The conversations of life

(OPINION) My Health Record inching closer


Ten months after announcing its plan, the Turnbull Government has launched its revamped version of the previous Labor Government’s inelegantly-titled Personally Controlled Electronic Health Record (PCEHR) which promises to improve safety and communication, reduce duplication and save lives.

As promised, it has a new name, if not a new logo.  In keeping with the ‘personalised’ naming convention so popular with governments today, it is now called My Health Record.

My health record
The My Health Record logo to look  for

But the key feature differentiating My Health Record from its predecessor is the way it is being introduced.

While the PCEHR was introduced as an opt-in initiative where everyone had to actively decide to set up their own ehealth record, the new record works on an opt-out basis.  That means we will all be automatically signed up and if you don’t want to keep it, you’ll have to actively take the steps to opt-out.

My Health Record
Sussan Ley at the launch of My Health Record in western Sydney earlier this month

Announcing the official launch earlier this month, Minister for Health, Sussan Ley took a swipe at the previous Labor Government for its decision to go with the opt-in system for the PCEHR when it was first introduced in July 2012, saying it led to less-than one-in-10 Australians signing up.

The new My Health Record was described as “part of a $485 million Budget rescue package to salvage Labor’s failed attempts to develop a national electronic health records system,” while they were in Government.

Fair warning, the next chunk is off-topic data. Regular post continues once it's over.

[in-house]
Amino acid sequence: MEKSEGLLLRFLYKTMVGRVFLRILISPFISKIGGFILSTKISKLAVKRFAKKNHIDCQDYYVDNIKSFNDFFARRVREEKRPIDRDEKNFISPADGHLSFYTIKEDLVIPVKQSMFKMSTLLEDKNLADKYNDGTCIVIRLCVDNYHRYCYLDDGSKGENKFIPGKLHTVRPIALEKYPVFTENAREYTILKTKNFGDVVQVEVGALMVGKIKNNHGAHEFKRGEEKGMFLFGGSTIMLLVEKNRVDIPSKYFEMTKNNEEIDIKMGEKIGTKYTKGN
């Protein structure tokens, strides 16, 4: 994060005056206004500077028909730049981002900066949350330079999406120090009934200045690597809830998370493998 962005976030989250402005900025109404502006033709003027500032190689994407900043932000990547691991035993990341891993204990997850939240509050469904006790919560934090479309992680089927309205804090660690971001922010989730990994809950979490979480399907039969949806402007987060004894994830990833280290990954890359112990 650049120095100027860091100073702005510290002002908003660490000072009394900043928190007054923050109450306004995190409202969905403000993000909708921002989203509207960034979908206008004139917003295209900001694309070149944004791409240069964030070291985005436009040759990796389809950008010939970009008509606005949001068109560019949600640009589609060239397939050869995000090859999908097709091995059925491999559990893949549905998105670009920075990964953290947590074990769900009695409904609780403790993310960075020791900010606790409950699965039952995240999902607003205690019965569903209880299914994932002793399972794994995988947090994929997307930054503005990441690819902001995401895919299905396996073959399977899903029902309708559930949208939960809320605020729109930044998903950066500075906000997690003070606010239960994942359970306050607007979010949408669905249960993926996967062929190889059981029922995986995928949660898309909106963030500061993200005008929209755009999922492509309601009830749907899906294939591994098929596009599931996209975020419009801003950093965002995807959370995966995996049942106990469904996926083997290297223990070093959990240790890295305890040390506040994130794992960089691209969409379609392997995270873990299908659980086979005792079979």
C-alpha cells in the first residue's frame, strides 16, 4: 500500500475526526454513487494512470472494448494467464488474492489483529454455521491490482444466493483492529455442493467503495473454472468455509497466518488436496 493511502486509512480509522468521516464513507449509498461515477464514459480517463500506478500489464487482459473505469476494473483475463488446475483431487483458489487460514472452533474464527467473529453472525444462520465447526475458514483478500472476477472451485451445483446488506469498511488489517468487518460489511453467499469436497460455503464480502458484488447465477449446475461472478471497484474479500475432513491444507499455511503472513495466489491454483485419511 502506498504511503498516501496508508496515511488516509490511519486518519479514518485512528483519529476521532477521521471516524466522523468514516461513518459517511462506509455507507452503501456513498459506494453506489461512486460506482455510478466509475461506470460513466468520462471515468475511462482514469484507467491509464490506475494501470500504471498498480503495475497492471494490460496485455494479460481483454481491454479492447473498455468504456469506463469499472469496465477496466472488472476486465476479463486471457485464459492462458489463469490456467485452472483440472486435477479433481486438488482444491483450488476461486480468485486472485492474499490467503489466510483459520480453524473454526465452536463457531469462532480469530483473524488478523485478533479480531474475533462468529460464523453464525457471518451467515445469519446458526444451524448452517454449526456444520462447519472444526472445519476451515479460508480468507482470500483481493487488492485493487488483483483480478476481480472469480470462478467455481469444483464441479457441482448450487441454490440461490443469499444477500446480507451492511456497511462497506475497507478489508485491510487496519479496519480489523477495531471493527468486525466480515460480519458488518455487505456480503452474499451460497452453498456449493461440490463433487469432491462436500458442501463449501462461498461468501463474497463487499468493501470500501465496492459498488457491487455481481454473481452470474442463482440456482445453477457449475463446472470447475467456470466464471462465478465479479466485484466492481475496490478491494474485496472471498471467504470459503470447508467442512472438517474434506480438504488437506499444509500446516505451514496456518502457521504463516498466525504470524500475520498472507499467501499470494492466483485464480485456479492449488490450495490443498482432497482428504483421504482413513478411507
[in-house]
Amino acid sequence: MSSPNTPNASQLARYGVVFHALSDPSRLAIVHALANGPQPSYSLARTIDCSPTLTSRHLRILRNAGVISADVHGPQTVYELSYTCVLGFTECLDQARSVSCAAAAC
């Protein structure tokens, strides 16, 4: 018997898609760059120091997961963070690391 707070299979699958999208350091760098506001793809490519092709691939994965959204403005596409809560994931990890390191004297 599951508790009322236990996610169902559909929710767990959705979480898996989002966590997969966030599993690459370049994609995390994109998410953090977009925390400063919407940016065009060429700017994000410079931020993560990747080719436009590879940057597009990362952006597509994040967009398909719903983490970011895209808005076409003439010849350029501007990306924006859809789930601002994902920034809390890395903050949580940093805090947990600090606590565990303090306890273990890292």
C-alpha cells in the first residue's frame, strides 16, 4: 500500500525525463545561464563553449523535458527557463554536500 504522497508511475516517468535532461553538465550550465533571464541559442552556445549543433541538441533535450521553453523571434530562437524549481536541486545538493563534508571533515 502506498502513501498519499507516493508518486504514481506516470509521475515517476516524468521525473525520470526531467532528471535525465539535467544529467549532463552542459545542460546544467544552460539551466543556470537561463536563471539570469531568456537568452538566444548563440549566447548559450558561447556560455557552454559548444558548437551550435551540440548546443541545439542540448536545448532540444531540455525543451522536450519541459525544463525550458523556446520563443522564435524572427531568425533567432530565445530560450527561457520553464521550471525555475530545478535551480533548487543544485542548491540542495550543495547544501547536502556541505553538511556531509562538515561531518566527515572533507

Tackling privacy challenges

True, it was the wrong way to do it and take-up was, not surprisingly, sluggish; but it’s also true that it was a tough job getting all the various stakeholders on board and in agreement.  Vocal concerns from various quarters about the privacy and security of information held on the record was the main impediment.  The opt-in system, when presented by then Minister for Health, Tanya Plibersek, seemed like a desperate last-ditch interim measure, just to get it over the line.

Fast forward four years and, while many of the issues have not been resolved, hopefully things have evolved.

Ms Ley’s message at the launch focussed strongly on measures being taken to protect patient privacy , including passing supporting legislation mandating fines of up to half a million dollars and possible jail sentences for anyone who tries to deliberately misuse or access information in the health record. Patients will also be able to view every person who has opened the record and delete files that are ­unwanted.

Stage is set